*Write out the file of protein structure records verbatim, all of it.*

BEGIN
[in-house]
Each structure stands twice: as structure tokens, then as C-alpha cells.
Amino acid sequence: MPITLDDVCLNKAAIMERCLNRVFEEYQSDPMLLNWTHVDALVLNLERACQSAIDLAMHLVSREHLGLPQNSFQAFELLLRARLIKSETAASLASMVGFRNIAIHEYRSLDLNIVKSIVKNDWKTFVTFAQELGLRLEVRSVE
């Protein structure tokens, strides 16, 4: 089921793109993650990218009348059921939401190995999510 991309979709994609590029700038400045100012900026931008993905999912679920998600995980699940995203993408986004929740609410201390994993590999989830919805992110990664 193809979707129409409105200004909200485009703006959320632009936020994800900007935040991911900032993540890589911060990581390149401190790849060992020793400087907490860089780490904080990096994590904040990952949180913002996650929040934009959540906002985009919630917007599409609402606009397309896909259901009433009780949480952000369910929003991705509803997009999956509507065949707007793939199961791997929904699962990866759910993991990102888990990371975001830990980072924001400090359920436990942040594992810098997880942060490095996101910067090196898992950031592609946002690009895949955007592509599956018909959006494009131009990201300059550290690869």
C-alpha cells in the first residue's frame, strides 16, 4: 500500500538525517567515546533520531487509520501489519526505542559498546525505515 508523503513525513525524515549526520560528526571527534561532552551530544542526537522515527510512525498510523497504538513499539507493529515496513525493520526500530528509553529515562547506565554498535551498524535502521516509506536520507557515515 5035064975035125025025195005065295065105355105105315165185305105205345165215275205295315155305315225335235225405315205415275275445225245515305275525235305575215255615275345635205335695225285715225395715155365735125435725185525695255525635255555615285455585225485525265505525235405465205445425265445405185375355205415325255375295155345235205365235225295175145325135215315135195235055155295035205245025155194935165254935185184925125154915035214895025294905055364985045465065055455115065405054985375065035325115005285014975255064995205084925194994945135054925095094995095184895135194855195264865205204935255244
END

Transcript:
[in-house]
Each structure stands twice: as structure tokens, then as C-alpha cells.
Amino acid sequence: MPITLDDVCLNKAAIMERCLNRVFEEYQSDPMLLNWTHVDALVLNLERACQSAIDLAMHLVSREHLGLPQNSFQAFELLLRARLIKSETAASLASMVGFRNIAIHEYRSLDLNIVKSIVKNDWKTFVTFAQELGLRLEVRSVE
């Protein structure tokens, strides 16, 4: 089921793109993650990218009348059921939401190995999510 991309979709994609590029700038400045100012900026931008993905999912679920998600995980699940995203993408986004929740609410201390994993590999989830919805992110990664 193809979707129409409105200004909200485009703006959320632009936020994800900007935040991911900032993540890589911060990581390149401190790849060992020793400087907490860089780490904080990096994590904040990952949180913002996650929040934009959540906002985009919630917007599409609402606009397309896909259901009433009780949480952000369910929003991705509803997009999956509507065949707007793939199961791997929904699962990866759910993991990102888990990371975001830990980072924001400090359920436990942040594992810098997880942060490095996101910067090196898992950031592609946002690009895949955007592509599956018909959006494009131009990201300059550290690869």
C-alpha cells in the first residue's frame, strides 16, 4: 500500500538525517567515546533520531487509520501489519526505542559498546525505515 508523503513525513525524515549526520560528526571527534561532552551530544542526537522515527510512525498510523497504538513499539507493529515496513525493520526500530528509553529515562547506565554498535551498524535502521516509506536520507557515515 5035064975035125025025195005065295065105355105105315165185305105205345165215275205295315155305315225335235225405315205415275275445225245515305275525235305575215255615275345635205335695225285715225395715155365735125435725185525695255525635255555615285455585225485525265505525235405465205445425265445405185375355205415325255375295155345235205365235225295175145325135215315135195235055155295035205245025155194935165254935185184925125154915035214895025294905055364985045465065055455115065405054985375065035325115005285014975255064995205084925194994945135054925095094995095184895135194855195264865205204935255244